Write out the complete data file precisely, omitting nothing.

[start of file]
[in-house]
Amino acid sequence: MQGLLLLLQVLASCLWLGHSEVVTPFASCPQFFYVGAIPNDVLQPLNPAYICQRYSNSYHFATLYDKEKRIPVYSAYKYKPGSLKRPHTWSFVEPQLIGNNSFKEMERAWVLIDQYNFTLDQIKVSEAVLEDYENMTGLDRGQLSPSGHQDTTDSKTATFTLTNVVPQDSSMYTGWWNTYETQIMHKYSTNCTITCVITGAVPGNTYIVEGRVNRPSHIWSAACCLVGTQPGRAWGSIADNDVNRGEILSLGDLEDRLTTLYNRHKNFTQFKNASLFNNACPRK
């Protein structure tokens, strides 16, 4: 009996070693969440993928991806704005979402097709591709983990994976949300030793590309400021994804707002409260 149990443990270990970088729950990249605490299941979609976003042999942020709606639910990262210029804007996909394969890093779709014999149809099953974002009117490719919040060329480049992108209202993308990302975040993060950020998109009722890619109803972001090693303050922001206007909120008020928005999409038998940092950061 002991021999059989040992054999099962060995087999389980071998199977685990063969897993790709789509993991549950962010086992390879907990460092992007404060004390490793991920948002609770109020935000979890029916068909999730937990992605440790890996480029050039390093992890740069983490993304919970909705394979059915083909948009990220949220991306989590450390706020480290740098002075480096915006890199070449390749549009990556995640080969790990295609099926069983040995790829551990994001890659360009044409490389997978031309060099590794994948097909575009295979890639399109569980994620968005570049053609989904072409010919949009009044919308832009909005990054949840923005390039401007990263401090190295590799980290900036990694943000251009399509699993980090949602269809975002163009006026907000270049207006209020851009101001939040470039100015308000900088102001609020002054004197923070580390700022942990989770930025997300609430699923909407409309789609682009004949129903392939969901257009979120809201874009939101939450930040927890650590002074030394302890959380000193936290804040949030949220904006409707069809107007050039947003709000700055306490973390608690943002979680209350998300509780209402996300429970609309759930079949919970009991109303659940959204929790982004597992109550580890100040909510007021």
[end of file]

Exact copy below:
[in-house]
Amino acid sequence: MQGLLLLLQVLASCLWLGHSEVVTPFASCPQFFYVGAIPNDVLQPLNPAYICQRYSNSYHFATLYDKEKRIPVYSAYKYKPGSLKRPHTWSFVEPQLIGNNSFKEMERAWVLIDQYNFTLDQIKVSEAVLEDYENMTGLDRGQLSPSGHQDTTDSKTATFTLTNVVPQDSSMYTGWWNTYETQIMHKYSTNCTITCVITGAVPGNTYIVEGRVNRPSHIWSAACCLVGTQPGRAWGSIADNDVNRGEILSLGDLEDRLTTLYNRHKNFTQFKNASLFNNACPRK
């Protein structure tokens, strides 16, 4: 009996070693969440993928991806704005979402097709591709983990994976949300030793590309400021994804707002409260 149990443990270990970088729950990249605490299941979609976003042999942020709606639910990262210029804007996909394969890093779709014999149809099953974002009117490719919040060329480049992108209202993308990302975040993060950020998109009722890619109803972001090693303050922001206007909120008020928005999409038998940092950061 002991021999059989040992054999099962060995087999389980071998199977685990063969897993790709789509993991549950962010086992390879907990460092992007404060004390490793991920948002609770109020935000979890029916068909999730937990992605440790890996480029050039390093992890740069983490993304919970909705394979059915083909948009990220949220991306989590450390706020480290740098002075480096915006890199070449390749549009990556995640080969790990295609099926069983040995790829551990994001890659360009044409490389997978031309060099590794994948097909575009295979890639399109569980994620968005570049053609989904072409010919949009009044919308832009909005990054949840923005390039401007990263401090190295590799980290900036990694943000251009399509699993980090949602269809975002163009006026907000270049207006209020851009101001939040470039100015308000900088102001609020002054004197923070580390700022942990989770930025997300609430699923909407409309789609682009004949129903392939969901257009979120809201874009939101939450930040927890650590002074030394302890959380000193936290804040949030949220904006409707069809107007050039947003709000700055306490973390608690943002979680209350998300509780209402996300429970609309759930079949919970009991109303659940959204929790982004597992109550580890100040909510007021």